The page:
Phosphophyllite (fos-foh-feel-aight) is a rare mineral, notable for its unique color and fragile composition. Phosphophyllite comes in at only 3.5 on the Mohs hardness scale.
Phosphophyllite's fragile and brittle nature make it hard to cut. Often, large pieces are left uncut as they are too valuable to break. The name phosphophyllite is derived from the Greek word "phyllonfor" meaning leaf. This is in reference to phosphophyllite's perfect leaf-shaped cleavage patterns.
Phosphophyllite is only mined in a few parts of the world. Originally, the best samples came from Bolivia, but this is no longer the case. Phosphophyllite is also mined in the north eastern United States, and in south eastern Germany. It is highly prized by collectors, and samples of it do not come cheap.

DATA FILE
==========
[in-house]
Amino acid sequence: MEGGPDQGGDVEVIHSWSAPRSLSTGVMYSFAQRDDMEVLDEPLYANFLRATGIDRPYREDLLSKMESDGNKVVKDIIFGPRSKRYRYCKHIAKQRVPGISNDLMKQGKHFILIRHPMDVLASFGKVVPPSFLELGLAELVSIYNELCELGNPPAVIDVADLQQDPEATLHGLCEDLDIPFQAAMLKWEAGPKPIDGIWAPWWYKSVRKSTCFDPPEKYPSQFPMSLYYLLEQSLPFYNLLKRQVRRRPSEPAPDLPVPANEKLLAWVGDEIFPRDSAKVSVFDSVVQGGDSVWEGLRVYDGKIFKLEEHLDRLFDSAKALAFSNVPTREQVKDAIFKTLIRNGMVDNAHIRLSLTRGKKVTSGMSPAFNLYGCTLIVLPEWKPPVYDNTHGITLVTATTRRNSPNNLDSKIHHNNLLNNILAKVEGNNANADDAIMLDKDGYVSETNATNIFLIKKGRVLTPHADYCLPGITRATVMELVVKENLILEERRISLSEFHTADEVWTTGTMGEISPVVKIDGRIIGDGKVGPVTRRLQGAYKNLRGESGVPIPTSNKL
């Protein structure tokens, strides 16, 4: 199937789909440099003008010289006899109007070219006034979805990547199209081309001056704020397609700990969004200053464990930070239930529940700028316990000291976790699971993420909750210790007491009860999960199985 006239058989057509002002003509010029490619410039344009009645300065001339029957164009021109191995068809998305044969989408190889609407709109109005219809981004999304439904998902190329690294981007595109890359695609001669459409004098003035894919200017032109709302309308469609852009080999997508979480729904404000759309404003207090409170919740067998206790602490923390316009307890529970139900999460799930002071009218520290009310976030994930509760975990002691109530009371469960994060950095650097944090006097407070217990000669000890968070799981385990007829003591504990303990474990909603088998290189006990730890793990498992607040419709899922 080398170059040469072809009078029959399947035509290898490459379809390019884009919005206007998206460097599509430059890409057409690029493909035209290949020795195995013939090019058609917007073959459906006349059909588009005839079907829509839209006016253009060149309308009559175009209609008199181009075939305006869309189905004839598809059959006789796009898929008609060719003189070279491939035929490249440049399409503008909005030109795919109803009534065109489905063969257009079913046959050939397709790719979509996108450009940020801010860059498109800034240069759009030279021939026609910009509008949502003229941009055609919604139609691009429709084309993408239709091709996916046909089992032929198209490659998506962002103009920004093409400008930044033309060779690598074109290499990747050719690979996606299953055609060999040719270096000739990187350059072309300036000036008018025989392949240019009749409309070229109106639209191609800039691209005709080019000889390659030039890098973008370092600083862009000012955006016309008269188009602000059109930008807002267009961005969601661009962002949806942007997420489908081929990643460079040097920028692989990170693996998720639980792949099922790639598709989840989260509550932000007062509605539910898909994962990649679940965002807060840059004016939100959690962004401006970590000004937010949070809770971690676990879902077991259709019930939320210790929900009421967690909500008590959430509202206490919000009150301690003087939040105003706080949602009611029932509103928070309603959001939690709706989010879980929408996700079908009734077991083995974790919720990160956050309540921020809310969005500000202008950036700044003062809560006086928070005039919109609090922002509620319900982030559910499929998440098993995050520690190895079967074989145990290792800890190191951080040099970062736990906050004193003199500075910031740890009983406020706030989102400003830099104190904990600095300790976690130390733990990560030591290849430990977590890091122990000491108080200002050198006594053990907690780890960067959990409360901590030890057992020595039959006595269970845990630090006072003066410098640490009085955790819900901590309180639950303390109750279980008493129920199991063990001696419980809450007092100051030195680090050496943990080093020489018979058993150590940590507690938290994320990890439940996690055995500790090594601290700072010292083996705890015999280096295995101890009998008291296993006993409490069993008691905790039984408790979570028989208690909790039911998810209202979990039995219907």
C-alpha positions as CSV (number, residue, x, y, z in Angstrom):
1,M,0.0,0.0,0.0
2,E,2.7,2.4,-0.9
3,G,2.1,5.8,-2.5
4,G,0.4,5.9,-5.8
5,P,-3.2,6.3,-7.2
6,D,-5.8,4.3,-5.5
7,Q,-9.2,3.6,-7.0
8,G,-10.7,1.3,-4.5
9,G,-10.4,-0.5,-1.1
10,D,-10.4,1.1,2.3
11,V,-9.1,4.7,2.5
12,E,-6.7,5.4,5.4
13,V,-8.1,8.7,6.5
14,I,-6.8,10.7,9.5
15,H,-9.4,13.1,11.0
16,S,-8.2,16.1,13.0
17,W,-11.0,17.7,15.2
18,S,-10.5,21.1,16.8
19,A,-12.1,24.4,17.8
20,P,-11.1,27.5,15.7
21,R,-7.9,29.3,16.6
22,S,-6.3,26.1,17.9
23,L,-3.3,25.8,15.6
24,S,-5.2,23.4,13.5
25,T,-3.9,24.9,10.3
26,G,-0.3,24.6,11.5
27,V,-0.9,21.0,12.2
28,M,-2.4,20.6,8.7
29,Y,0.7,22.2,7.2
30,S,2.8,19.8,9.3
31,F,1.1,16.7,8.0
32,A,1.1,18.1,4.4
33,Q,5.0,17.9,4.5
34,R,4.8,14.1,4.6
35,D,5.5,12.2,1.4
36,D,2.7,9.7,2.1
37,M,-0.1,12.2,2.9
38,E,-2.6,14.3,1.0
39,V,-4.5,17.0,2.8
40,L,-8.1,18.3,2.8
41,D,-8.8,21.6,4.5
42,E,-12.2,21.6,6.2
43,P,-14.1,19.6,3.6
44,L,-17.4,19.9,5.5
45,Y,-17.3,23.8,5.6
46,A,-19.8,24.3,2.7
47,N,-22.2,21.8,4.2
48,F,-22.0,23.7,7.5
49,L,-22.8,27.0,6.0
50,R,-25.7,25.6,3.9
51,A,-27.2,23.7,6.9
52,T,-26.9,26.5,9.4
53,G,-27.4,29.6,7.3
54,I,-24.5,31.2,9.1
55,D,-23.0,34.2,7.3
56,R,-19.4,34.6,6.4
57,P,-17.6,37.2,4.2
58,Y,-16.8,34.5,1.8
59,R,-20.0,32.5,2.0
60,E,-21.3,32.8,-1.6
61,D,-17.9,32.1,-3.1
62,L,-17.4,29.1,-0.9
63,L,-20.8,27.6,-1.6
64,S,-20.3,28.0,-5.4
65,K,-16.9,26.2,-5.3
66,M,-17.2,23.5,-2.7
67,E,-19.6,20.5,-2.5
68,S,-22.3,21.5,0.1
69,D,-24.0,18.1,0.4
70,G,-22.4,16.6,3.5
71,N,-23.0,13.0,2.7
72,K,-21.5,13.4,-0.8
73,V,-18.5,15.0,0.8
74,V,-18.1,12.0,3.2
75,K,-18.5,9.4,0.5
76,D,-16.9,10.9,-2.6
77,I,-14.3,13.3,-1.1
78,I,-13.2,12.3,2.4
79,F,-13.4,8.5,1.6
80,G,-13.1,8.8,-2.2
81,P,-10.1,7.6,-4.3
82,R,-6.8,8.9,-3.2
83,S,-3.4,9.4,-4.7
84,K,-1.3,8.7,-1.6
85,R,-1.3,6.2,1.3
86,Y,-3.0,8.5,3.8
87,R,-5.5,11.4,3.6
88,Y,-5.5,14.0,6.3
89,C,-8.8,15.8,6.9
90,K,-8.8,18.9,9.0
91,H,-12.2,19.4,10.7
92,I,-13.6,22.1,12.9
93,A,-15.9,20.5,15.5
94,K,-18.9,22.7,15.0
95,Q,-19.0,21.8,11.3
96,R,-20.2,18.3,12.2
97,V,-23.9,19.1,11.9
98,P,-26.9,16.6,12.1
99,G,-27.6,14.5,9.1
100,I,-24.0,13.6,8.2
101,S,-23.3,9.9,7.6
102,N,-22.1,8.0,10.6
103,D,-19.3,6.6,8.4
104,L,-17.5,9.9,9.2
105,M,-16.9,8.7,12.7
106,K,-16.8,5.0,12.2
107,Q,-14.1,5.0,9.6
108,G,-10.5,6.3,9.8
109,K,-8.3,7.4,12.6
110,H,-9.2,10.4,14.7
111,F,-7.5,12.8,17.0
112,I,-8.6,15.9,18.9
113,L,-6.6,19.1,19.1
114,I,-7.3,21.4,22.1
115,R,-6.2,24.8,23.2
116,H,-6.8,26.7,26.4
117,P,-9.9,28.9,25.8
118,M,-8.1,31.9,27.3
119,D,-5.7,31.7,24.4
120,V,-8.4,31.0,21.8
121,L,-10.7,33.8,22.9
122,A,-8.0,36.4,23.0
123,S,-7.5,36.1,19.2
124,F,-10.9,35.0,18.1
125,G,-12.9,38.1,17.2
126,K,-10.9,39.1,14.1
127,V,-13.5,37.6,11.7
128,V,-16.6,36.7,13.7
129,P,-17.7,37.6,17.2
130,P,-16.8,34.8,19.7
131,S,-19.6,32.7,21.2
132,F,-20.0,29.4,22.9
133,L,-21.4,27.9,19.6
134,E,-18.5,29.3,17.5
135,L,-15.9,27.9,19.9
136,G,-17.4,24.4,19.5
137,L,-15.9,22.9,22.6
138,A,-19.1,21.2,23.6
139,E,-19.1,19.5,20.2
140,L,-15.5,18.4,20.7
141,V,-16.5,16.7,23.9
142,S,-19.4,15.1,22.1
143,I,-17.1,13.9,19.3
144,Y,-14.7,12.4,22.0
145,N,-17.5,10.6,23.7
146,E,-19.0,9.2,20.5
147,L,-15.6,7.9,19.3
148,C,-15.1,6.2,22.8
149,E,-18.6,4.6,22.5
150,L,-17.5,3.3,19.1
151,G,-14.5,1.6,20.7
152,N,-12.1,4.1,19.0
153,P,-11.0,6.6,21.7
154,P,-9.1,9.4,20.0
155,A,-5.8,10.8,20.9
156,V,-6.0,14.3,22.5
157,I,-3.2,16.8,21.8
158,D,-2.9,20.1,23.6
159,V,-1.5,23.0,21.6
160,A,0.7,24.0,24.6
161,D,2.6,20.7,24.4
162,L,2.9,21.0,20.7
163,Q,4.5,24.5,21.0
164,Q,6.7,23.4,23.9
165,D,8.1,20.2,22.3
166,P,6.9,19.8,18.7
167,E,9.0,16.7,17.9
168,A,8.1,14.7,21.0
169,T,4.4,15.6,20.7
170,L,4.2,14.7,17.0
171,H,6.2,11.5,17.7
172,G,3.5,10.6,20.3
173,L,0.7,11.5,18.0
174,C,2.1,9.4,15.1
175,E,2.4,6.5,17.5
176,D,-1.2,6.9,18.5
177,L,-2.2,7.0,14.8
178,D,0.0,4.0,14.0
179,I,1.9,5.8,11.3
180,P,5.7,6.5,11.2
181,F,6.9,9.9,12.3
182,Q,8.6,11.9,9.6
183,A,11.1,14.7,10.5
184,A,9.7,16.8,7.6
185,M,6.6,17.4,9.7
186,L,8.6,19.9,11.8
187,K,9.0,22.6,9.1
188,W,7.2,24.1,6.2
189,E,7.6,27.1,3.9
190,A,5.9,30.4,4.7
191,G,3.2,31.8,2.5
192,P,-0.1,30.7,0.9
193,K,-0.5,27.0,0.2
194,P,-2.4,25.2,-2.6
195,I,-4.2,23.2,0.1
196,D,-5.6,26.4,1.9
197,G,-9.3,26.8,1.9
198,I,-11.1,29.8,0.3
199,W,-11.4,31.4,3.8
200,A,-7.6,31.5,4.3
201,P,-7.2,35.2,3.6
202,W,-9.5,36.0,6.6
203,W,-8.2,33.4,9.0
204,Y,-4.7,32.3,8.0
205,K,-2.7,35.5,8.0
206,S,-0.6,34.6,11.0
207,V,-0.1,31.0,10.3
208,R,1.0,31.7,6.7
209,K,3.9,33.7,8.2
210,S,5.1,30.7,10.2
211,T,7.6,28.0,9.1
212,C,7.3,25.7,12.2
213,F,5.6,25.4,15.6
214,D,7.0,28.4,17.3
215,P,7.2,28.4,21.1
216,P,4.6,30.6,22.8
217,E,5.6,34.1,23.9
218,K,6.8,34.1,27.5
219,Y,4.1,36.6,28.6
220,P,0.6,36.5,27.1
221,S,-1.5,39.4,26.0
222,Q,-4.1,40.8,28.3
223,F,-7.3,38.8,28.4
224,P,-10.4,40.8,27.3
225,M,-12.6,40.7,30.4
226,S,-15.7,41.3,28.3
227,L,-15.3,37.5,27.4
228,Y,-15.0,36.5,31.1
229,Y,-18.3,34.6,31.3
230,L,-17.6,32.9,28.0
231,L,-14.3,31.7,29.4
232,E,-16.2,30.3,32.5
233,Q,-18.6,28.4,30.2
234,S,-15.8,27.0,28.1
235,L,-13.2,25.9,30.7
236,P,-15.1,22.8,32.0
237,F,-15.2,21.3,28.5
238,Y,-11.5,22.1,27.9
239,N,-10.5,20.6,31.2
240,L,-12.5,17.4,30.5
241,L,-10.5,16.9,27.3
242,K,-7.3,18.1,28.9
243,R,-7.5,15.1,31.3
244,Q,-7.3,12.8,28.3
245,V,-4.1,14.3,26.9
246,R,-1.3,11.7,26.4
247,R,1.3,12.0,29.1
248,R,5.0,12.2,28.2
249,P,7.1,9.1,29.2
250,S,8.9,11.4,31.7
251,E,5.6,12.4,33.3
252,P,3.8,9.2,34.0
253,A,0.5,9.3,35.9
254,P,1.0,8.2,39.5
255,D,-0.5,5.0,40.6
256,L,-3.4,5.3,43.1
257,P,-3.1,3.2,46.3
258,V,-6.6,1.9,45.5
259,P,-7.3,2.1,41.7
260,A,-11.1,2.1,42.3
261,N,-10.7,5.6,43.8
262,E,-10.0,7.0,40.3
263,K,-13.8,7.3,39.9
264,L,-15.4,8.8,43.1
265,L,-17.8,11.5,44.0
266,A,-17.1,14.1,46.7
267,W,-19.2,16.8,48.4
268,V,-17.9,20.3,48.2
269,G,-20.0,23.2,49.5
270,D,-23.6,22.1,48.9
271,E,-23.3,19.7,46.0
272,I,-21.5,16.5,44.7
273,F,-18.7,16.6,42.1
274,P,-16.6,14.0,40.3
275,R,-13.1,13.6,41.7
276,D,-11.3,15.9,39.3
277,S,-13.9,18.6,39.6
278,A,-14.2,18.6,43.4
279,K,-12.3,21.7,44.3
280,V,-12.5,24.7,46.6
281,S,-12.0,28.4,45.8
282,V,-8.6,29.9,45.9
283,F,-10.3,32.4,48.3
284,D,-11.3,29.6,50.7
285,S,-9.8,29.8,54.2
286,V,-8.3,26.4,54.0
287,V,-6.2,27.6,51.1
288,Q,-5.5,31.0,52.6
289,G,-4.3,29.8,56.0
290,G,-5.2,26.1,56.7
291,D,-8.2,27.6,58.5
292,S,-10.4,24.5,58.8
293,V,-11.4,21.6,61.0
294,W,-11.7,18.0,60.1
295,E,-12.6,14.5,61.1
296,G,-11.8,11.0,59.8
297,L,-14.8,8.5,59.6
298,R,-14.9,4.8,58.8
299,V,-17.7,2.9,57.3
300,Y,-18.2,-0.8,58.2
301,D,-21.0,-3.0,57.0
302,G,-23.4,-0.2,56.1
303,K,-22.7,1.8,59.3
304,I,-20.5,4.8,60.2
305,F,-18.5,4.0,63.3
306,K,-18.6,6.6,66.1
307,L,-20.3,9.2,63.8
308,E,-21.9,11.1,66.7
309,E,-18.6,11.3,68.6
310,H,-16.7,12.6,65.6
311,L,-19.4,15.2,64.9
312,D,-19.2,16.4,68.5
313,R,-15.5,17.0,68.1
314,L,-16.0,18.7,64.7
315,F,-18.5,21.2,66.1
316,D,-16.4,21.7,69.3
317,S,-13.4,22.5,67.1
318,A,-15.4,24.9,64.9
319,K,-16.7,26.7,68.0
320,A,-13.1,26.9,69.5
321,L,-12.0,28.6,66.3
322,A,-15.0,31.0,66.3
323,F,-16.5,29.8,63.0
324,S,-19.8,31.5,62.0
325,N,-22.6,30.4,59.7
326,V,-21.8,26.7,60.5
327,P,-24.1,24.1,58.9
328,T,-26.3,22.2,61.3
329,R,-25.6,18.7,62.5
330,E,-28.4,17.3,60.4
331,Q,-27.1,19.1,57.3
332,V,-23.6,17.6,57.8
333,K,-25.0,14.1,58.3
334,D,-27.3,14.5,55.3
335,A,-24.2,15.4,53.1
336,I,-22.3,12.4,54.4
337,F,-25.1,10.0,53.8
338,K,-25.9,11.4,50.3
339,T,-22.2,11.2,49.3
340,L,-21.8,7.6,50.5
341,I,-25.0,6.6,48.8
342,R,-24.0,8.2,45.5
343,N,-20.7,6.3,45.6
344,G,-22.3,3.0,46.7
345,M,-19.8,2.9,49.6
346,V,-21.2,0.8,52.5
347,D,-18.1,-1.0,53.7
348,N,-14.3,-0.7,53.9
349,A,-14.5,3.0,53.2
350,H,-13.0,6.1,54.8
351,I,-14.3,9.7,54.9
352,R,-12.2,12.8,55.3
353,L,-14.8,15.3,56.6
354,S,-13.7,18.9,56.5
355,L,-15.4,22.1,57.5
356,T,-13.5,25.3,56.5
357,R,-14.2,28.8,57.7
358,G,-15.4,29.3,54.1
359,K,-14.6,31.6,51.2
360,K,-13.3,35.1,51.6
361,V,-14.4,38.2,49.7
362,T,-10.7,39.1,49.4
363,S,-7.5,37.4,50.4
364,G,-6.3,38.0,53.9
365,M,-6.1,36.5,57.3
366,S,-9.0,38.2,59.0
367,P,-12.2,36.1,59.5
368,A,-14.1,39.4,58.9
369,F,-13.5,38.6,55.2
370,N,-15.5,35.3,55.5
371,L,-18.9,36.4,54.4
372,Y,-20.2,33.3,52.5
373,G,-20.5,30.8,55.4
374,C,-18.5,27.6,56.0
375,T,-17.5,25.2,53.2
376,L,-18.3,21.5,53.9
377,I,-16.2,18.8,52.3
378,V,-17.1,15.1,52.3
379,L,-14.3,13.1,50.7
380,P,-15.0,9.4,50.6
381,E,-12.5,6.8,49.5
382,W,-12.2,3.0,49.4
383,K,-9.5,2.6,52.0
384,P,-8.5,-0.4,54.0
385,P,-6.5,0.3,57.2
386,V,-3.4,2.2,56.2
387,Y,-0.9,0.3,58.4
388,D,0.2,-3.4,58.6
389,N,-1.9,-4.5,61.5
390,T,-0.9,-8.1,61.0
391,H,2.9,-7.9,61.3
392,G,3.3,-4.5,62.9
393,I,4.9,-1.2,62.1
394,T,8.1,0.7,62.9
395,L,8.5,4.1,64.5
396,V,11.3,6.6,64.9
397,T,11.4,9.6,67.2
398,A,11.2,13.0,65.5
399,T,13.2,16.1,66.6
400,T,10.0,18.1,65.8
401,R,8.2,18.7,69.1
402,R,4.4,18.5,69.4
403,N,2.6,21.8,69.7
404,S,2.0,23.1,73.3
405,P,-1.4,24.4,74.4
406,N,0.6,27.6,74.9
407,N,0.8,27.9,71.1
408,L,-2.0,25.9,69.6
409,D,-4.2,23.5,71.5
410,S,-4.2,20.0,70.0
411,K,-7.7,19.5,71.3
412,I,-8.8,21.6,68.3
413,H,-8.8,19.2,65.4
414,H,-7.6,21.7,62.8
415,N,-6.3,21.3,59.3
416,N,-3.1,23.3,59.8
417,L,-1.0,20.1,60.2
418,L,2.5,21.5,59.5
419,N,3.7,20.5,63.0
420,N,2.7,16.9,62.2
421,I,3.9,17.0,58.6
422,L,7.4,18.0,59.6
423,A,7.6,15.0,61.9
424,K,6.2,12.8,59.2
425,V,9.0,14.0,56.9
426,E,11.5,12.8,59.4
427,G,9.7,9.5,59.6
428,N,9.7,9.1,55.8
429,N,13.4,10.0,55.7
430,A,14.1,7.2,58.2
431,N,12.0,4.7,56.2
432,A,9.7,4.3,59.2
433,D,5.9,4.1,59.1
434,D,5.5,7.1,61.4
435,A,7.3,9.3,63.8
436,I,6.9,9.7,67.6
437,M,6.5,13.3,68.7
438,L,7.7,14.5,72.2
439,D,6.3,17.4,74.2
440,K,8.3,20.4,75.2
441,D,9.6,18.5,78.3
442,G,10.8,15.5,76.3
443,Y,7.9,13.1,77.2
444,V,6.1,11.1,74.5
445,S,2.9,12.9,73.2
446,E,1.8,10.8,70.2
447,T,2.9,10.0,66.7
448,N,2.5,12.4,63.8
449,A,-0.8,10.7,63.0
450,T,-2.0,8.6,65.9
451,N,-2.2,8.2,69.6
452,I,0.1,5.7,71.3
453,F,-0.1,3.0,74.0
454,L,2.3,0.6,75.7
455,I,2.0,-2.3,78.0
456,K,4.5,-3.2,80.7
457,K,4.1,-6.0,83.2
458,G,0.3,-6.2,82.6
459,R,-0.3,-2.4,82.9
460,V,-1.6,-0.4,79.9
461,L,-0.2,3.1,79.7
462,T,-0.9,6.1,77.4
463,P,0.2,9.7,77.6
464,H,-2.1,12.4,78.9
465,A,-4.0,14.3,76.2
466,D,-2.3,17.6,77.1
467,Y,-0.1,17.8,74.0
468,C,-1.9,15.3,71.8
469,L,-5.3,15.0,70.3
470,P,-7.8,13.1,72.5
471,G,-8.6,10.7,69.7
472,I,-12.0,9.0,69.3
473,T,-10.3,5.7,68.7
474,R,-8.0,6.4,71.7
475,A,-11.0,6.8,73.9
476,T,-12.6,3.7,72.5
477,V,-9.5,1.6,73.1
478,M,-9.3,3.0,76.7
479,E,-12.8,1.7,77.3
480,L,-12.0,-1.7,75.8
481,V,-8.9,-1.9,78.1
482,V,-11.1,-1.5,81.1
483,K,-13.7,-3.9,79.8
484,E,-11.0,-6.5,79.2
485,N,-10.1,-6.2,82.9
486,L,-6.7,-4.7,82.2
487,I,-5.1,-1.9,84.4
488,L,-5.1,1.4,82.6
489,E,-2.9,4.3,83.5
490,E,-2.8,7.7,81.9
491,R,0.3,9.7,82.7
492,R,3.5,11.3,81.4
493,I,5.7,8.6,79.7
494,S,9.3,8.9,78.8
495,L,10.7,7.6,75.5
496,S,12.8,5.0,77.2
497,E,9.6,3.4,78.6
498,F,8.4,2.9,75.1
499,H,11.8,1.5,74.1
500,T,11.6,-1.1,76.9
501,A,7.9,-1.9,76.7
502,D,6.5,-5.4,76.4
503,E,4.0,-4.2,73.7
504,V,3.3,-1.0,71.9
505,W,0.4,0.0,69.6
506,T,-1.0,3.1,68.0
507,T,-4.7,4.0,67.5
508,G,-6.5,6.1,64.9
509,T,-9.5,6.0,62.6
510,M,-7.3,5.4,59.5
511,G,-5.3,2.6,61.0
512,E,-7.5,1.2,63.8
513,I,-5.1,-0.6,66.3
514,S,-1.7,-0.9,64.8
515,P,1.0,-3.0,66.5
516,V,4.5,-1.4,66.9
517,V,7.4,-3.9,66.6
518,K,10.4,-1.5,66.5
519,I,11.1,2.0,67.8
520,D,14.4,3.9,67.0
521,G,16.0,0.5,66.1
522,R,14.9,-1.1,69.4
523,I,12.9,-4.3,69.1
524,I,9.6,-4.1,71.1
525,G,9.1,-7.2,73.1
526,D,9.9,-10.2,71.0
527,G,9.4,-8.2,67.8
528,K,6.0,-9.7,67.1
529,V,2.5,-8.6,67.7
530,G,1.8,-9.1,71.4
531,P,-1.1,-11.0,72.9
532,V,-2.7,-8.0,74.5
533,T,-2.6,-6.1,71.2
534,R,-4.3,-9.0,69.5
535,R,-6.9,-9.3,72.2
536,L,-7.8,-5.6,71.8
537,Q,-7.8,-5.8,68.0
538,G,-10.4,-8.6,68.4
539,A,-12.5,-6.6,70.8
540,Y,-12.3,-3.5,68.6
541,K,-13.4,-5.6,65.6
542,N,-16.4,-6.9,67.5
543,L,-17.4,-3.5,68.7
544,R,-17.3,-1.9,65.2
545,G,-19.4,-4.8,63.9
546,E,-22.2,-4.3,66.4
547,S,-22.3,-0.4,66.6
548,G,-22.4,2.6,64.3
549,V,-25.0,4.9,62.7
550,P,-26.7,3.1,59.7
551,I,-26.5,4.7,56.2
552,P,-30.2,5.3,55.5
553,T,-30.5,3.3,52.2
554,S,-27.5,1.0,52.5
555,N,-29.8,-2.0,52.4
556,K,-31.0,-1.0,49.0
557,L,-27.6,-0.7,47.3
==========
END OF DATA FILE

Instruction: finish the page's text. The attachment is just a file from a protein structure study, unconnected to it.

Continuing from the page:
It is unfortunate that phosphophyllite isn't quite a "household name" in the mineral world. This is likely due to its rarity and high price tag. Internet pictures are free though.
I simply cannot get enough of this mineral's color. It reminds me of mint chocolate chip ice cream.
Examples of mineral cleavage.
Phosphophyllite clearly stands out against the other variety of rock.